The topic of generational curses has come up in conversation recently with various non-Orthodox family members.
While I've already explained in detail why, from an classically Christian point of view, this teaching is heretical and dangerous to the development of a healthy spiritual life, I thought I'd also use an example from pop culture as well.
The following is a direct quote from the script of one of the best episodes of one of the best shows on television in the last 15 years (IMHO!) The title of the episode is "The Intervention"--#20 from the third season of "Party of Five.". Listen to Bailey try to explain his alcoholism and resultant bad behavior to his siblings:
"I'm my father's son, right? Which is...which explains a lot of things. I mean, I can finally stop looking at myself and thinking, what is going on here? What am I turning into? Who am I turning into? Because it's him. I'm turning into him. And it's not my fault. It's not my fault. It's his fault. So...so I'm gonna stop beating myself up and I'm gonna stop letting all of you guys beat up on me. Because this is just who I am, and this is what I do..."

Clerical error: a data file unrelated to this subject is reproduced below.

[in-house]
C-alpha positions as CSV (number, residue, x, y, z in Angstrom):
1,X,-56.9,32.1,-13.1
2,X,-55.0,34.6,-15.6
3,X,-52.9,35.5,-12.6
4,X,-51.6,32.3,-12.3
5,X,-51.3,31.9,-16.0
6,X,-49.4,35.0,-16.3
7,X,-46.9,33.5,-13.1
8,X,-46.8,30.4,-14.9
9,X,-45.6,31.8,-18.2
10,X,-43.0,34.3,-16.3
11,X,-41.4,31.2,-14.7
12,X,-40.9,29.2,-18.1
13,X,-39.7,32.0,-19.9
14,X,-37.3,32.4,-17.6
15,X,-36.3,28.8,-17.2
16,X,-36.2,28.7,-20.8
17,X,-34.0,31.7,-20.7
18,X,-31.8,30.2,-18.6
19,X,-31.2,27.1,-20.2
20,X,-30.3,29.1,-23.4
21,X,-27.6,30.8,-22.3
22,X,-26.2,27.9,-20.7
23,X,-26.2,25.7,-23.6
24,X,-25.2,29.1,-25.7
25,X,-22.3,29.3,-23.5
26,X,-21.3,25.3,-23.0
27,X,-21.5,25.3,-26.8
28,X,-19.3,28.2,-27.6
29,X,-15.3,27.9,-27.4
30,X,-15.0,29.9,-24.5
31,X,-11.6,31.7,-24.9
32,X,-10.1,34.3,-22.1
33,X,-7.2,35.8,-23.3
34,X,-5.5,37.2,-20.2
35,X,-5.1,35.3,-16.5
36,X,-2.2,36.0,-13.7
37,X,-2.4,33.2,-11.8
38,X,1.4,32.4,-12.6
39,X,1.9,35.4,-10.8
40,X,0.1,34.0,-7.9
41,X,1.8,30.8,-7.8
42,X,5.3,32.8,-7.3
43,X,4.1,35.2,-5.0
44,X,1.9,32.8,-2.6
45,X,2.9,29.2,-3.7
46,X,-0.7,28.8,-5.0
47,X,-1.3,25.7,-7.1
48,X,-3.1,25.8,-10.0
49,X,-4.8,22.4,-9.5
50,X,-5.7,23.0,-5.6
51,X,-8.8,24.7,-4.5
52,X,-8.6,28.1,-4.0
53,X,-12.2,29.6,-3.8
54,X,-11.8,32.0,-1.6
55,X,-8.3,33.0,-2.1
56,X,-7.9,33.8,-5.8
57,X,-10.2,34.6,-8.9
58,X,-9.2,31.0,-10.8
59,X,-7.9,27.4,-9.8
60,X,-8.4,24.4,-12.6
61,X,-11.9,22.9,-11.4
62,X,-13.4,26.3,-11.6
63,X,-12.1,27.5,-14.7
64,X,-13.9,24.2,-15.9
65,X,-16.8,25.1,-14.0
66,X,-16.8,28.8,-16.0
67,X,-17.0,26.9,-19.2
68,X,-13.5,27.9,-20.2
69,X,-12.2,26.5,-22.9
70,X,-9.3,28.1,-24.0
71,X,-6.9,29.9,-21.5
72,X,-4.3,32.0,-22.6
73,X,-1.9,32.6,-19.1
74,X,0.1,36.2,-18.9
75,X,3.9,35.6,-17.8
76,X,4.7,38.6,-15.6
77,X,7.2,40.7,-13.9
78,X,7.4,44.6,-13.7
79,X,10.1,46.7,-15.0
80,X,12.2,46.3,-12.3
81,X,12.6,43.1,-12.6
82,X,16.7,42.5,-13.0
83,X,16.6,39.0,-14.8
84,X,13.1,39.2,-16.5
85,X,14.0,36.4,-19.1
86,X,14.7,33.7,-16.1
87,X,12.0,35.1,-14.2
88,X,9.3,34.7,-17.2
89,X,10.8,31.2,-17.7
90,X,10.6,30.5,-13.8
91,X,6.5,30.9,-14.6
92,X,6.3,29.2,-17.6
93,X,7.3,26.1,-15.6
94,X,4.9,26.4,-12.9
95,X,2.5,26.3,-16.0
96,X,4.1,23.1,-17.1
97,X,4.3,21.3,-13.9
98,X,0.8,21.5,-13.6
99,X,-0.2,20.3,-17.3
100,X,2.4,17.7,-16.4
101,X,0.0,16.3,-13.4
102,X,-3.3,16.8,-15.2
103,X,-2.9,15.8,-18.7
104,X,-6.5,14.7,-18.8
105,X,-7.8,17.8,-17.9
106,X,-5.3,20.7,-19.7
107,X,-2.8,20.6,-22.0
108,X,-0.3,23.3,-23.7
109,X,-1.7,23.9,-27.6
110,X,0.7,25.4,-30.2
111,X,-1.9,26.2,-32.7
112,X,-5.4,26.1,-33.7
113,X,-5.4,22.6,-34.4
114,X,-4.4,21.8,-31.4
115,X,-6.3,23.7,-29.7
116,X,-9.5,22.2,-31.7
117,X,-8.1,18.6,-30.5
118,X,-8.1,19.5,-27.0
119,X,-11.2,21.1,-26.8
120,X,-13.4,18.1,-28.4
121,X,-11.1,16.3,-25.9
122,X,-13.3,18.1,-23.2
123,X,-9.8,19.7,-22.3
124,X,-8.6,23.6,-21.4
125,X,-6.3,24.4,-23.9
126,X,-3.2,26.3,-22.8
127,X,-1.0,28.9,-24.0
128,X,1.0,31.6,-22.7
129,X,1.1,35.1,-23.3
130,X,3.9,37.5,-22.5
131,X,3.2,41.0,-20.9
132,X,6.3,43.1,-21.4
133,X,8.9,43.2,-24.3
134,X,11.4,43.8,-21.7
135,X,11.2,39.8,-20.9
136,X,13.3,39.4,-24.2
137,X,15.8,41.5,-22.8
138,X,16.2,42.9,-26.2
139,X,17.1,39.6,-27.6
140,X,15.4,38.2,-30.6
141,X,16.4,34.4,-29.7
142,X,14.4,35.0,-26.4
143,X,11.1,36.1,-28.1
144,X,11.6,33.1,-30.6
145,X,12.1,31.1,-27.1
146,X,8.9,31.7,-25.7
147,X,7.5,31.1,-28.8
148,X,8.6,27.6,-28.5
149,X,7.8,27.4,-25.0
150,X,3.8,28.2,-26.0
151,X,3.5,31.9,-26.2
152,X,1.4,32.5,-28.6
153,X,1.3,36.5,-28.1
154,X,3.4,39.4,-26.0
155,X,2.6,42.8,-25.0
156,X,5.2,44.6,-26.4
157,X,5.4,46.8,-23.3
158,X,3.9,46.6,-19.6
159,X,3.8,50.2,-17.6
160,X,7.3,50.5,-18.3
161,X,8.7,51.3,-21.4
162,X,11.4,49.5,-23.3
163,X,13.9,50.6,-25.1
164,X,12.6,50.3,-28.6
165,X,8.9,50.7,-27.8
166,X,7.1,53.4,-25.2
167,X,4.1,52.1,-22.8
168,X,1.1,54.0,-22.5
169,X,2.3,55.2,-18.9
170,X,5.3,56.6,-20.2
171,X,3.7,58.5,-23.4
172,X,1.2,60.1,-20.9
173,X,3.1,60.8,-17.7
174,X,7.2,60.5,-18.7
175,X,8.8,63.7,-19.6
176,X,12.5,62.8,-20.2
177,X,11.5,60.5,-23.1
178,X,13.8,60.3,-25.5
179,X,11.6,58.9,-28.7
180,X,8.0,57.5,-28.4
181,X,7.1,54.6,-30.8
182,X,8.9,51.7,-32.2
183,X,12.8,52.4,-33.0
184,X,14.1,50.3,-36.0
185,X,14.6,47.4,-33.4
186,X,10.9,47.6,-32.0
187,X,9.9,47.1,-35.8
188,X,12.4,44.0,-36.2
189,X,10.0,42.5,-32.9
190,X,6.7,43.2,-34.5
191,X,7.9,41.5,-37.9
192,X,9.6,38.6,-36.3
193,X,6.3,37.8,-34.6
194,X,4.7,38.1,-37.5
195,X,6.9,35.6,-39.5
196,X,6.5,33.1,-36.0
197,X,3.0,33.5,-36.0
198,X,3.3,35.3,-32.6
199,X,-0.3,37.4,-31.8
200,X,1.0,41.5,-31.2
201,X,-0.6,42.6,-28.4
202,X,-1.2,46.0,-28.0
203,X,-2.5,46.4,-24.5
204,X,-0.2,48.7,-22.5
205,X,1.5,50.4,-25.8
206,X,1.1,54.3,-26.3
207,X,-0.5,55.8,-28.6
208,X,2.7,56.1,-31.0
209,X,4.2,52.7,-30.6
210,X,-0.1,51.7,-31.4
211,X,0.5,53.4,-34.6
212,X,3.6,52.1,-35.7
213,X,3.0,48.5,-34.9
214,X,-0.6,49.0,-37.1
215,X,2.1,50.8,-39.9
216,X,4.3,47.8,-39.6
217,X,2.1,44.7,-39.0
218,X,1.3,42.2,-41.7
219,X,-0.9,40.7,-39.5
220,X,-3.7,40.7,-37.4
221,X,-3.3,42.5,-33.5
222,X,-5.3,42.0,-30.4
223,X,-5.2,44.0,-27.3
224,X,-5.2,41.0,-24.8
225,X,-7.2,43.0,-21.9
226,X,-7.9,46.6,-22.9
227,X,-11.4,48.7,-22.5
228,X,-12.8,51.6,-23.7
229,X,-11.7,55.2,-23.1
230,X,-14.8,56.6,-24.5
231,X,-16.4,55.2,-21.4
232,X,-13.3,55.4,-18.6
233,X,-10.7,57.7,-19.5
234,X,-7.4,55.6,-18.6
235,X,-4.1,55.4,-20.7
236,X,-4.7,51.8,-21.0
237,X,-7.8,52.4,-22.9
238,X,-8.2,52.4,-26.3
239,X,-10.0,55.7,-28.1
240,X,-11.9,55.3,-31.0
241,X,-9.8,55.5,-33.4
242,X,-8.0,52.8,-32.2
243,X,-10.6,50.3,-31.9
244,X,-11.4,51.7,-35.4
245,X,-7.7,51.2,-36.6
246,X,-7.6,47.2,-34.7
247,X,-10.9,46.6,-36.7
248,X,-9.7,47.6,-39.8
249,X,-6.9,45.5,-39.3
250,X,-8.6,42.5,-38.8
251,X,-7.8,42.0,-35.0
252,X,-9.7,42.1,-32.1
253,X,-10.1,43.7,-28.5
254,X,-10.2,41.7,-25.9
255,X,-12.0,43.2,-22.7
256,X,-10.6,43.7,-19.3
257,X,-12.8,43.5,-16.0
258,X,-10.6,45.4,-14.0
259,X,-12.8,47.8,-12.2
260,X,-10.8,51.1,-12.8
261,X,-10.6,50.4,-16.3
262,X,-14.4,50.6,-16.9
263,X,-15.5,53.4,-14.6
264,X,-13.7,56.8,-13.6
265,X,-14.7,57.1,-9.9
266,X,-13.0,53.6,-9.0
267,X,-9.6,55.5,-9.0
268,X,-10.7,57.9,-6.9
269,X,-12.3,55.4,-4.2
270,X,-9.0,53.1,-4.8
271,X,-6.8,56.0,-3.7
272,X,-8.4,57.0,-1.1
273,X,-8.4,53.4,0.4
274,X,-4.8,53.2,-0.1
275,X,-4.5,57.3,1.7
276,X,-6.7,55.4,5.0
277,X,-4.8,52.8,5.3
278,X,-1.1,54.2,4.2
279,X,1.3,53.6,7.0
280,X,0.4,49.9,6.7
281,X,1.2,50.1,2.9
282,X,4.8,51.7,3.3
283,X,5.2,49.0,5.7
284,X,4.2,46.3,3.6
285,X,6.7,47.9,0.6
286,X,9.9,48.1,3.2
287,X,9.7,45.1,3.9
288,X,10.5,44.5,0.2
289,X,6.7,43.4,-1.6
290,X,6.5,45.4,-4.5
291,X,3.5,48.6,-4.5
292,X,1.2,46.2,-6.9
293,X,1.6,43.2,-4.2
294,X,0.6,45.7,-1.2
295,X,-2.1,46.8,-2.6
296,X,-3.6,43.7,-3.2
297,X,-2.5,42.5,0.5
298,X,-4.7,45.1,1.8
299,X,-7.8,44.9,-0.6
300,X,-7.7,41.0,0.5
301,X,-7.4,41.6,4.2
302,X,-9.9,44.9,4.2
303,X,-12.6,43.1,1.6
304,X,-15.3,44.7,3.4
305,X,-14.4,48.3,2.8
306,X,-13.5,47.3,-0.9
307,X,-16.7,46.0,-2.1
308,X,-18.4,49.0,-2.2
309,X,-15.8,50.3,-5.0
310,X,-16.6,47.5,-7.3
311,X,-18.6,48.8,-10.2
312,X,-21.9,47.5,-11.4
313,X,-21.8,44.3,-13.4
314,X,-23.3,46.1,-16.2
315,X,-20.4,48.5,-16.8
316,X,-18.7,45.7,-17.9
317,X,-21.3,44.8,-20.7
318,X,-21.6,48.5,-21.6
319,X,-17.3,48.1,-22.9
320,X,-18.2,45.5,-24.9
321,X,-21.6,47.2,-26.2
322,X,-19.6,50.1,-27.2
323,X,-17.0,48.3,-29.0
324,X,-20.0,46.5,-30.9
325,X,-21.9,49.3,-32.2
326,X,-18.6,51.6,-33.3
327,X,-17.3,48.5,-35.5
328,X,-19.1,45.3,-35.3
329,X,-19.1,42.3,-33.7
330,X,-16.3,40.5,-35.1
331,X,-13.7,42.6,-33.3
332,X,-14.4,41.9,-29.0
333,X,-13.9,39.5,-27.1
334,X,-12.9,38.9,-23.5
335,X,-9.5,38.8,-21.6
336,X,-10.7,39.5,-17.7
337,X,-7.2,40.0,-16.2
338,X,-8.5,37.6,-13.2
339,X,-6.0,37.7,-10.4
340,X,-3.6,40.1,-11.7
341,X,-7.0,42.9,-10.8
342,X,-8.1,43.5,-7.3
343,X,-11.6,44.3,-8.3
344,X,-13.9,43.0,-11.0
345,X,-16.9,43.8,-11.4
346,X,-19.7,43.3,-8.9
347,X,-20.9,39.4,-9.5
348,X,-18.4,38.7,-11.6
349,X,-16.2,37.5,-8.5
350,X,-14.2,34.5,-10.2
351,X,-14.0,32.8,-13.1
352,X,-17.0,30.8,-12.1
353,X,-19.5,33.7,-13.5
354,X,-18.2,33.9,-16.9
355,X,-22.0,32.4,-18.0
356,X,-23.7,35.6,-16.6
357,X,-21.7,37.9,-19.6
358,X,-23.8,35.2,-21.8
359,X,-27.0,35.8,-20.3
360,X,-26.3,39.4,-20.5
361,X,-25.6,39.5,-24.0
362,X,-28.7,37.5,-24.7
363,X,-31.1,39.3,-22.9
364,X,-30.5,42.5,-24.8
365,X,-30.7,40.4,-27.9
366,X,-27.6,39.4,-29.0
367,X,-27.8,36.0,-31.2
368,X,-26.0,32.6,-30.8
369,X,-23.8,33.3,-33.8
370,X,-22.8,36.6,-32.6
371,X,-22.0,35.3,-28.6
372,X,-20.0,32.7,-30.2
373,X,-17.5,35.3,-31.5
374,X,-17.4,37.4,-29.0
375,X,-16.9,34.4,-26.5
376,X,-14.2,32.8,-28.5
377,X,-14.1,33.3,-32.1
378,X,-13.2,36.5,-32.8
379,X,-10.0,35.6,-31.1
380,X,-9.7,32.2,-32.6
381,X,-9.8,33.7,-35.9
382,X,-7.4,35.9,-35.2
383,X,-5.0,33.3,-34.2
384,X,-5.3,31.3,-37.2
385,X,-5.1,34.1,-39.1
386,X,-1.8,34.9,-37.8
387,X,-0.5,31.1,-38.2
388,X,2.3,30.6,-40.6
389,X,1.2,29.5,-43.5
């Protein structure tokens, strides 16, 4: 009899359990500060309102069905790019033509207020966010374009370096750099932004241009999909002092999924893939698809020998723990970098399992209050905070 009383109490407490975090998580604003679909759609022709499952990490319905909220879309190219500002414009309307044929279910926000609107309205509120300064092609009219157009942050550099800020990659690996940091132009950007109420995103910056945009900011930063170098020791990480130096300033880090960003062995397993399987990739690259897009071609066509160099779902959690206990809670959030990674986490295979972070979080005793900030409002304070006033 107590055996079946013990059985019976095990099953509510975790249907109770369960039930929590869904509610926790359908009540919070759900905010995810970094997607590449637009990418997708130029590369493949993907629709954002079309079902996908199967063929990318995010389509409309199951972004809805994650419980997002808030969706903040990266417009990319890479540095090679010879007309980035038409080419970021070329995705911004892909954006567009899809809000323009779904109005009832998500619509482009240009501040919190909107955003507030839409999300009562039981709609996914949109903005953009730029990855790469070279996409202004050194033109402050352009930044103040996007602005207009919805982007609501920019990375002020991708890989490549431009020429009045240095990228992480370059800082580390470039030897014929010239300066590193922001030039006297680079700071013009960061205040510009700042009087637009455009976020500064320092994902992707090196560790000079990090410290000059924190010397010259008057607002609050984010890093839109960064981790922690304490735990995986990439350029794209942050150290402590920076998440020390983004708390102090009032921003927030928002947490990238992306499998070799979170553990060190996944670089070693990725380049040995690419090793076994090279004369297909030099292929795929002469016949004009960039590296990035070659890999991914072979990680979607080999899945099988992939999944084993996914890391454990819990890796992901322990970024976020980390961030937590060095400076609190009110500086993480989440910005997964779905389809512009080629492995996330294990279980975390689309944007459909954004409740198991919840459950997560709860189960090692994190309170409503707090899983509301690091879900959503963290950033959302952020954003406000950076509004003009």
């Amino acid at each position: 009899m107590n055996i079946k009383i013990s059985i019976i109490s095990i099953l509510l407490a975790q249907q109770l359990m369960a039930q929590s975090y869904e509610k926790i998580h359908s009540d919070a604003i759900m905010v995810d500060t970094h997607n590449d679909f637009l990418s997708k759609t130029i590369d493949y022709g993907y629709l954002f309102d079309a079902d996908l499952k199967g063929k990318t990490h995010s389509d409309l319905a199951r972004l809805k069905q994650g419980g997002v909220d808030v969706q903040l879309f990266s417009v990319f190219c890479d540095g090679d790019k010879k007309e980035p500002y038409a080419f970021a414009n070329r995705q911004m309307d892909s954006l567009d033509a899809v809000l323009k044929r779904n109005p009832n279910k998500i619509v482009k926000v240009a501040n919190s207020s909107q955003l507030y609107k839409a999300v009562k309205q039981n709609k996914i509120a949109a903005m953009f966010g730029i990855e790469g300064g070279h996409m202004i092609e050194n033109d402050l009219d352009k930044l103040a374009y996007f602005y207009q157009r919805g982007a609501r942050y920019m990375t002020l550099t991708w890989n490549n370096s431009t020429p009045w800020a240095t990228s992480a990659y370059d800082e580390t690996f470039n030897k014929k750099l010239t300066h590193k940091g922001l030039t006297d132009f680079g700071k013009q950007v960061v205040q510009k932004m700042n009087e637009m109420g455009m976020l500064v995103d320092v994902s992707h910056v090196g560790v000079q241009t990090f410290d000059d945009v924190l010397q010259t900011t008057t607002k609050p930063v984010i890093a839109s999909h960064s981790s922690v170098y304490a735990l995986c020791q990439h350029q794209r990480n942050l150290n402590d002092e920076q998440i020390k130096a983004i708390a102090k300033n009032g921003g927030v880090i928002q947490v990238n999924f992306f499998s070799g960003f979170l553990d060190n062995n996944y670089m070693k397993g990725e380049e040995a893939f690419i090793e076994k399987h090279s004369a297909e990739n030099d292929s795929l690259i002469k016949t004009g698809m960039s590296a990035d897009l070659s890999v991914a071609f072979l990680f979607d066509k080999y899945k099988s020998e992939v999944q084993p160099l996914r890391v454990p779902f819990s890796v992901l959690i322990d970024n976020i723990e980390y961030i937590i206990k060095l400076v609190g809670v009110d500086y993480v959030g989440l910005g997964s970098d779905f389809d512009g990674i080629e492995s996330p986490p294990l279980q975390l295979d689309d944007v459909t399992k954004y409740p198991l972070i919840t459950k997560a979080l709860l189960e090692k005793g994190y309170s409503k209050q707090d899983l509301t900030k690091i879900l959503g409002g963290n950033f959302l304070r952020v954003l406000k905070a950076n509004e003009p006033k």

When you boil it all down, this is the train of thought that logically proceeds from the anthropology of generational curse theology (GCT).
While GCT does highlight a few truths such as the reality of the demonic forces and the importance of understanding one's psychological makeup/family history, it does it in a way that cheapens free will and ignores the commandment not to judge one's neighbor.
Bailey was wrong. He may have been predisposed to alcoholism because of family genetics or environmental triggers--but he was the one who drank to excess. And he is the only one who can repent of that sin.
"Fathers shall not be put to death for their children, nor children put to death for their fathers; each is to die for his own sin." Deuteronomy 24:16